An almost completely filled church and an almost two hour solo concert: Barbara Dennerlein played a memorable concert on occasion of the 50th anniversary of Queen Mary Church in Kirchheim/Teck. The building's extraordinary concrete architecture, the positioning and illumination of the 2010 Steinmeyer-Orgel with it's unique design made a very special atmosphere. The Teckbote newspaper reported: "Barbara Dennerlein ... played in Kirchheim for the second time last Saturday. Not on her Hammond with which she started her world career but on the Steinmeyer in Queen Mary. ... This event got around quickly in the jazz scene.
So it was no surprise that fans from far as well as local audience filled the church's benches almost completely. ...the expectant visitors enjoyed two hours of organ music that captured them from the start until the end. This is not self-evident, even not for a musician with world-wide recommendation. Barbara Dennerlein could have arrived at the concert evening, coming up with her show just like that. No problem with the routine of hundred concerts per year. Instead, she had spent more than eight hours at the organ on Friday, to prepare the registration carefully, to become familiar with the instrument and the hall's acoustic characteristics. The jazz connoisseur may wonder if this is a contradiction to the jazz's freedom of improvisation. But the concert proved that in Dennerlein's music most conscientious preparation and spontaneity are not mutually exclusive at all.
Both were to sense in every moment, exactly set sound colours, perfect play and - the most important - this inalienable musical alertness in each second, which is essential for jazz musicians. ...melodies, as fresh as can be, born in the same moment... bass line on the pedal ... harmonies with rhythms in the left hand, ... the most agile solo lead with the right hand, frequently with interlinked swell. With this, the organist seemed to conjure a whole big band into the organ for the bluesy pieces. But what left hand and pedal work performed in the Latin compositions was simply witchcraft.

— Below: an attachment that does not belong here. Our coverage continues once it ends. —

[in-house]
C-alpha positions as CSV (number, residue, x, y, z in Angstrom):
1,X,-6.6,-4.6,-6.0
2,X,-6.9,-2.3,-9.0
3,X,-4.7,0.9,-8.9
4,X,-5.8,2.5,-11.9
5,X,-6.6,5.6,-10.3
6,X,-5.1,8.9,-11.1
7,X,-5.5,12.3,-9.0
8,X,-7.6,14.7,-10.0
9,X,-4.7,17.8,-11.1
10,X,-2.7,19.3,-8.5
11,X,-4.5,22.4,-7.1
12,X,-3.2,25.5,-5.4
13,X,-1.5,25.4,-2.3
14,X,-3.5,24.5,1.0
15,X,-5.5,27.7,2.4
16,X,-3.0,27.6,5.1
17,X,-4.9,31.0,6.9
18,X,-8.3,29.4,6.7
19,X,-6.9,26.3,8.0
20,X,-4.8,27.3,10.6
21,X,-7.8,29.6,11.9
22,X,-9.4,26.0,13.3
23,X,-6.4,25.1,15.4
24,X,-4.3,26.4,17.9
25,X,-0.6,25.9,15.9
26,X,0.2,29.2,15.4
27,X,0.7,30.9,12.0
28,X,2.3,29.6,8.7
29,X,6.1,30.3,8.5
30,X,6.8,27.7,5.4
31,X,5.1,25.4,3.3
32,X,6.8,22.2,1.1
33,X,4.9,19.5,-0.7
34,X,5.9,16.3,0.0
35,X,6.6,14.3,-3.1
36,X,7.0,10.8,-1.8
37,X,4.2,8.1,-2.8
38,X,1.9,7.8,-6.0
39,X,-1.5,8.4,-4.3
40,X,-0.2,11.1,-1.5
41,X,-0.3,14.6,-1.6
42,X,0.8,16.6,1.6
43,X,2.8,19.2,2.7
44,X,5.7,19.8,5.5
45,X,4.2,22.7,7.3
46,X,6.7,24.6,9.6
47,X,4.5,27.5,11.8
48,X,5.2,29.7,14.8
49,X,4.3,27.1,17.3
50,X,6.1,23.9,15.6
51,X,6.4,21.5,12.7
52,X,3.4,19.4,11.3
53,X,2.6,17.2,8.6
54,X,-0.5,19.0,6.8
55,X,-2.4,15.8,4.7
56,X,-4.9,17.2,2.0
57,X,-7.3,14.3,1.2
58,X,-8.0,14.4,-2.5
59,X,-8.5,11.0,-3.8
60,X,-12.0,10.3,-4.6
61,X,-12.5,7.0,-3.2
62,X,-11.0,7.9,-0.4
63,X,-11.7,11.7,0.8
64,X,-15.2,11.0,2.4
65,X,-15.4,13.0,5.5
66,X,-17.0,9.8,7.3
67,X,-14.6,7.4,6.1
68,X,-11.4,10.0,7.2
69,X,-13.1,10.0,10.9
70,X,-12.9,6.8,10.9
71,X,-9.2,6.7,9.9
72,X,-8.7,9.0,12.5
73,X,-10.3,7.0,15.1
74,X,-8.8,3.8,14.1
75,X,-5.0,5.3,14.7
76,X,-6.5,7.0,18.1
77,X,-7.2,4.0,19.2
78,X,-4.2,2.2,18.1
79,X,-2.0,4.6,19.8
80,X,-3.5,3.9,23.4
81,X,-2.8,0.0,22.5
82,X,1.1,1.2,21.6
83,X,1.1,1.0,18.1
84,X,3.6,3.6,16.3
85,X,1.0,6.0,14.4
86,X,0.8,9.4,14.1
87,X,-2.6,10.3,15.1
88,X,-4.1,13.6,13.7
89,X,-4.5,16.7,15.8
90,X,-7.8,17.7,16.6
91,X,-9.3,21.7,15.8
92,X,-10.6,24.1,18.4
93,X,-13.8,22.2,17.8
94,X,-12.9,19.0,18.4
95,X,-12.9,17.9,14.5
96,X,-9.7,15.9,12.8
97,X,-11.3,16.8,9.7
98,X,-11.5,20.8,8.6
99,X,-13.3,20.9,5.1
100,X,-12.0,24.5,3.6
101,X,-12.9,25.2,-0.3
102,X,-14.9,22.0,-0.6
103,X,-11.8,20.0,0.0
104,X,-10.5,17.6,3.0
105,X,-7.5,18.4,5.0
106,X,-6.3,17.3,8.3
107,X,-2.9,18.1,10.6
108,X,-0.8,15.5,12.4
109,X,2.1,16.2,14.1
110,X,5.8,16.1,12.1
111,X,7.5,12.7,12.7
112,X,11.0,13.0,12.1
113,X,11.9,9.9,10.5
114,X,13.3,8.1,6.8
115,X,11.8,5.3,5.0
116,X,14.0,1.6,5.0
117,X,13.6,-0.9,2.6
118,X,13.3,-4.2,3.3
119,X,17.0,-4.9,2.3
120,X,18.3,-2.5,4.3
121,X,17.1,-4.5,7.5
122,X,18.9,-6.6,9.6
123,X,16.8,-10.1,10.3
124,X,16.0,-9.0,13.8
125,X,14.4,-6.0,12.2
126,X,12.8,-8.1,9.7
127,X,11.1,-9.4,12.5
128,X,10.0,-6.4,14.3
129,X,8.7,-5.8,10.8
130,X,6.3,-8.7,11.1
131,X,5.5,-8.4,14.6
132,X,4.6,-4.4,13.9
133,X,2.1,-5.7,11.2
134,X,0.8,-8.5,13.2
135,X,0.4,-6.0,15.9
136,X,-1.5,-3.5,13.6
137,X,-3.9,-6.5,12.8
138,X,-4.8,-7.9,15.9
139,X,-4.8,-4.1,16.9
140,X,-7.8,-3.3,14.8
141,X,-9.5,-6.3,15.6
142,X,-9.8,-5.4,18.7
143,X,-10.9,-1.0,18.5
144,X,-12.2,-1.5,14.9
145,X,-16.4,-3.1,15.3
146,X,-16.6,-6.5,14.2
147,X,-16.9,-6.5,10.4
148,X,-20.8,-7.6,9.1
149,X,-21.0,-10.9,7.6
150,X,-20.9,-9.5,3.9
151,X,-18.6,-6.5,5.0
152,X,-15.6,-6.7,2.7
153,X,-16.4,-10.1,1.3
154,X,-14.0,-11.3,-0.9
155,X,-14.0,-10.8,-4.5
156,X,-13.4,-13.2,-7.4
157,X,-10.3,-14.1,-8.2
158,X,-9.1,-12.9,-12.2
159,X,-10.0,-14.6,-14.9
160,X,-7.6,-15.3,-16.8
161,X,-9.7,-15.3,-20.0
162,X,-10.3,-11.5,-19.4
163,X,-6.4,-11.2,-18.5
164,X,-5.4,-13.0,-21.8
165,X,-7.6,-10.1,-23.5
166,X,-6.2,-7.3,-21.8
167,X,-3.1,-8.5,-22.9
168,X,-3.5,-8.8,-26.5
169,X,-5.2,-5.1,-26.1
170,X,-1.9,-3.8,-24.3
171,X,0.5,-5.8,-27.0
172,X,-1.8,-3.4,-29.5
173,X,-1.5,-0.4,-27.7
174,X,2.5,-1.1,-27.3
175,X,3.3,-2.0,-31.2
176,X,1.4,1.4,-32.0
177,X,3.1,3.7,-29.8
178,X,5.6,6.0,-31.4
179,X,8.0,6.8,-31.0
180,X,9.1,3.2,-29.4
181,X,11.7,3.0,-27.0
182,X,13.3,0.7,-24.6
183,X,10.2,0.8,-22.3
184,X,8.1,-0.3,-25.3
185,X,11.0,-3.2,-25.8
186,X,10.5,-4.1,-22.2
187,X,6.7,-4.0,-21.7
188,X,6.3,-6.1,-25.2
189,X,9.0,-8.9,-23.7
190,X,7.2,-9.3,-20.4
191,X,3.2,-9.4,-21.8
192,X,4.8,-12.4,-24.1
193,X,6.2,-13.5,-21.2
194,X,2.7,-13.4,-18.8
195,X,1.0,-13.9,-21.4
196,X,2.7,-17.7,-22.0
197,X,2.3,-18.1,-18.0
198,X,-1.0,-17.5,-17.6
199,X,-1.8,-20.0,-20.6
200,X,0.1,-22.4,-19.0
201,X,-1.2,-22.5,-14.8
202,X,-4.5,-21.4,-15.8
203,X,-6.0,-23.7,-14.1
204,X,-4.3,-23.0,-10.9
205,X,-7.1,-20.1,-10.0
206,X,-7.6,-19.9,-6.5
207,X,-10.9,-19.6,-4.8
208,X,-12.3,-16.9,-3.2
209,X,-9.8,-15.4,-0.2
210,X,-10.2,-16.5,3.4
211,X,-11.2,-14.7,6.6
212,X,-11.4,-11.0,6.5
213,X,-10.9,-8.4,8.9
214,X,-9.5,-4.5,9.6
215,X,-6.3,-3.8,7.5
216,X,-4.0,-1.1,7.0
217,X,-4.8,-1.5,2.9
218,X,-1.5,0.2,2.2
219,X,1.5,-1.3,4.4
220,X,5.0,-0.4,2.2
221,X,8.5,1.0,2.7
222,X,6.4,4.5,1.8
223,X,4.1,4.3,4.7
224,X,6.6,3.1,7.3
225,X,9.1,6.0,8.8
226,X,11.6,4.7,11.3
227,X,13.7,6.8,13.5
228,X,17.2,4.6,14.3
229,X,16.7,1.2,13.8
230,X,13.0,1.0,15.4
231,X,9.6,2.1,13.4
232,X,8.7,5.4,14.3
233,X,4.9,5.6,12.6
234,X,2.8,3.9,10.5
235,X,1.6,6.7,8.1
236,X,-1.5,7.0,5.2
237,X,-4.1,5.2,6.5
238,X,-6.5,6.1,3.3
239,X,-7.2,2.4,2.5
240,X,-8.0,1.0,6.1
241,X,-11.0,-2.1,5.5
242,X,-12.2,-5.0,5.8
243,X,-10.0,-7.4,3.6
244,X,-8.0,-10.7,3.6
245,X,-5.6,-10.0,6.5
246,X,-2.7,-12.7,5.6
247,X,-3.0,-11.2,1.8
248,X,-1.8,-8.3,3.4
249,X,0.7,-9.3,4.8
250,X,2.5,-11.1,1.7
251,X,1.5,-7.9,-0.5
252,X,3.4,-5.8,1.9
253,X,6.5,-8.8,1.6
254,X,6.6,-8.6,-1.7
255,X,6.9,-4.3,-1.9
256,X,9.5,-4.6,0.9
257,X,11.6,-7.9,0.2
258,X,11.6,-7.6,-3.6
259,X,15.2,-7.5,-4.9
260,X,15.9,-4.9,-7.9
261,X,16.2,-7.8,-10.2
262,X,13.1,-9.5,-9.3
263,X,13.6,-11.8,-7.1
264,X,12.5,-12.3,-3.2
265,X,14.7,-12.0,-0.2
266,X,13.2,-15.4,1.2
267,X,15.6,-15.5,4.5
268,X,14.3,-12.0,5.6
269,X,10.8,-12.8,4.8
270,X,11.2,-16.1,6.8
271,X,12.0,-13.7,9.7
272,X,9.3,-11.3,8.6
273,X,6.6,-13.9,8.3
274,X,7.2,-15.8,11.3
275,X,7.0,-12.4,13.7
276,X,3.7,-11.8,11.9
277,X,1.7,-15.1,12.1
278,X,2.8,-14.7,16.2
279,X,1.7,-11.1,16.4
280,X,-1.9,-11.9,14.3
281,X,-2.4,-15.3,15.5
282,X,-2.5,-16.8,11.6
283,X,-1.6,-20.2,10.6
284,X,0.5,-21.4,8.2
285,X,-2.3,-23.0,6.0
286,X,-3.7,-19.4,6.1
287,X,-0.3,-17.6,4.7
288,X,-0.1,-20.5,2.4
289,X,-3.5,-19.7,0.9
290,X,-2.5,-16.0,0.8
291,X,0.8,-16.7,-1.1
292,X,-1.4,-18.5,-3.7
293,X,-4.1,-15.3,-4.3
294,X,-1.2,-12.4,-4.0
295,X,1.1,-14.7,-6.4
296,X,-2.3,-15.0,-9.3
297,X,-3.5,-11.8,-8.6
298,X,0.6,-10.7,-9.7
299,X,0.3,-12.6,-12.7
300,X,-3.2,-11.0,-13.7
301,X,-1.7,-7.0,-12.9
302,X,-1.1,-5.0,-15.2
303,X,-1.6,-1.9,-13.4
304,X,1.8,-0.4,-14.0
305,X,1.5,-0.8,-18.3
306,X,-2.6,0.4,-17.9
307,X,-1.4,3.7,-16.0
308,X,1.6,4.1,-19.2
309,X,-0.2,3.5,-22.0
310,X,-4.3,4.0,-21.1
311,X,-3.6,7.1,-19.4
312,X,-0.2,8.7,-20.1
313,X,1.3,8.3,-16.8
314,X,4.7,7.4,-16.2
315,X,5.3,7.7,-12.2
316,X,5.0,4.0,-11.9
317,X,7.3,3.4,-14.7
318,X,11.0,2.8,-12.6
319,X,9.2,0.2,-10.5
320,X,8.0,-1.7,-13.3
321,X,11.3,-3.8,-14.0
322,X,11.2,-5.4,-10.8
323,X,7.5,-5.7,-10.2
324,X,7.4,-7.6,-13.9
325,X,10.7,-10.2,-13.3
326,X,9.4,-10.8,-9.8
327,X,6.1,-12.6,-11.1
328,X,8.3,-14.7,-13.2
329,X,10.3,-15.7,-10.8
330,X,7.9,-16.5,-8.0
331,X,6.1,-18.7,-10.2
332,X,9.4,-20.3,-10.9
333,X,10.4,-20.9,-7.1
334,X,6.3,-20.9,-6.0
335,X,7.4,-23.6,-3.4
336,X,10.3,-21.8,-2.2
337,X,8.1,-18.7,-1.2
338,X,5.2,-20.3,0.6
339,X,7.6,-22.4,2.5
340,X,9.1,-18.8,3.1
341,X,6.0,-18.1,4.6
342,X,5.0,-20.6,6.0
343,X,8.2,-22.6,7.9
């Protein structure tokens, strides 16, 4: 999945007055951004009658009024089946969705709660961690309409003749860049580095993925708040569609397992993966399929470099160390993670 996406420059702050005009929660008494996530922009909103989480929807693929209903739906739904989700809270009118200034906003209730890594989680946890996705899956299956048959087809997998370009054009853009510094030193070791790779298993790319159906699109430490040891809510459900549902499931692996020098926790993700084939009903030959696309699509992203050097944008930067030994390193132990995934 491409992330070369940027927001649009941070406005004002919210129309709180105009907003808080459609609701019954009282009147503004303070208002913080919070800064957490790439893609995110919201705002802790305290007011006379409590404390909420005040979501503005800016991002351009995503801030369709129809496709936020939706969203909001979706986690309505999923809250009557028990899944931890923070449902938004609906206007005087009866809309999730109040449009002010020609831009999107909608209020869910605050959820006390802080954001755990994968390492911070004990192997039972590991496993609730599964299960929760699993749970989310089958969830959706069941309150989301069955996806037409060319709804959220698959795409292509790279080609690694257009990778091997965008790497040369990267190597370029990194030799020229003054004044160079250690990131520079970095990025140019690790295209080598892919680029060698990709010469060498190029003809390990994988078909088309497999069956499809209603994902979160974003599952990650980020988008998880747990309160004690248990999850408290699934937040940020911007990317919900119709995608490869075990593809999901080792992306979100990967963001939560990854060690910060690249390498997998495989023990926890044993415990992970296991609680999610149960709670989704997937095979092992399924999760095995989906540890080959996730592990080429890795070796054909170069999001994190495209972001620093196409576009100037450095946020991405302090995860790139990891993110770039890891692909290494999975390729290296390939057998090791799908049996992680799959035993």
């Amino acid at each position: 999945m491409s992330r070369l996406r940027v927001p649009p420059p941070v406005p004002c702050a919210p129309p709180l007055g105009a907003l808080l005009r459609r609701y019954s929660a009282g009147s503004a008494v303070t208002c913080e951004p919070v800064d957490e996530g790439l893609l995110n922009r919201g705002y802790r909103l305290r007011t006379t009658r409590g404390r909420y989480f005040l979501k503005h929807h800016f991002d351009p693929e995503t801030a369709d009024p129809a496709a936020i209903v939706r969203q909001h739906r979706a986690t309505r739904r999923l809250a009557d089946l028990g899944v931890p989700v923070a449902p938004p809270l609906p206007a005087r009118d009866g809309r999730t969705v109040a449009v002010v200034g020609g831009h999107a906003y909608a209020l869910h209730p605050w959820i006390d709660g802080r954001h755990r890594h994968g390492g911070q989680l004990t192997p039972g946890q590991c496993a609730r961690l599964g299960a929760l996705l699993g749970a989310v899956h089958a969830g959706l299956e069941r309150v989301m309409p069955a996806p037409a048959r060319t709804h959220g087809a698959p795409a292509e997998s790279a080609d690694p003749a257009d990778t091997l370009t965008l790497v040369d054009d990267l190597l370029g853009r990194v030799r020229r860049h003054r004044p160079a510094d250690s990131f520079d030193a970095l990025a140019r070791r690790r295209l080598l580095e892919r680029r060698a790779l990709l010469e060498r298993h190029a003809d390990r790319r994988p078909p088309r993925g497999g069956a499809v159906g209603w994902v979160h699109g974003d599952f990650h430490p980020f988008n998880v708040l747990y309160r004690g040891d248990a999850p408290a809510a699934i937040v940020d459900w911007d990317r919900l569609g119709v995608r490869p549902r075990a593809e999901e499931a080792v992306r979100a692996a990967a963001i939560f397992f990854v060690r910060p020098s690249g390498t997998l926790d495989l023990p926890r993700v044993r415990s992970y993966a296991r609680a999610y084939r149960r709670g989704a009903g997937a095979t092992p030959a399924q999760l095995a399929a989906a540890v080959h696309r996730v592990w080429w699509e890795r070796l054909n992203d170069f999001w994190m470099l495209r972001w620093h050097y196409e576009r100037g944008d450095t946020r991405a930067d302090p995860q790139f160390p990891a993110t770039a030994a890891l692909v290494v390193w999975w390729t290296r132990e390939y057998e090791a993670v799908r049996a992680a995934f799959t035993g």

The artist unfolded a completely different world when she played one of her compositions that she originally has written for symphonic orchestra and now adopted to the pipe organ. We became witness of grand creativity that is willing to take risks. Barbara virtually flirted with the Steinmeyer organ, mumbling in the lowest and chirping in the highest notes, punching the pedals for bass guitar sounds. The wood of pipes turned into a roaring animal, so abominably persistent, that one might have thought that this was the world's end. ...the enormous presence of the organist aroused a storm of enthusiasm after these extreme performance.
It's no surprise that the Steinmeyer organ received the highest praise from the artist. Absolutely right! "You can demand almost everything from this organ", the virtuoso said. This was meant so thoroughly honest, so elated and far from any routine that this statement touched the hearts. But on the other hand the organ paid back for this: the organist had to work hard to actuate all the wires, rods, joint pieces, springs and valves. Heavy labour indeed!
Barbara Dennerlein led through the concert evening with introducing explanations to each title with the same implicitness and gracefulness of her play. It was very pleasant that the organist was not - like in most other churches - separated from the listeners on a gallery but could talk face to face to her audience. ... I bet that Barbara Dennerlein did not play for the last time in Queen Mary Church."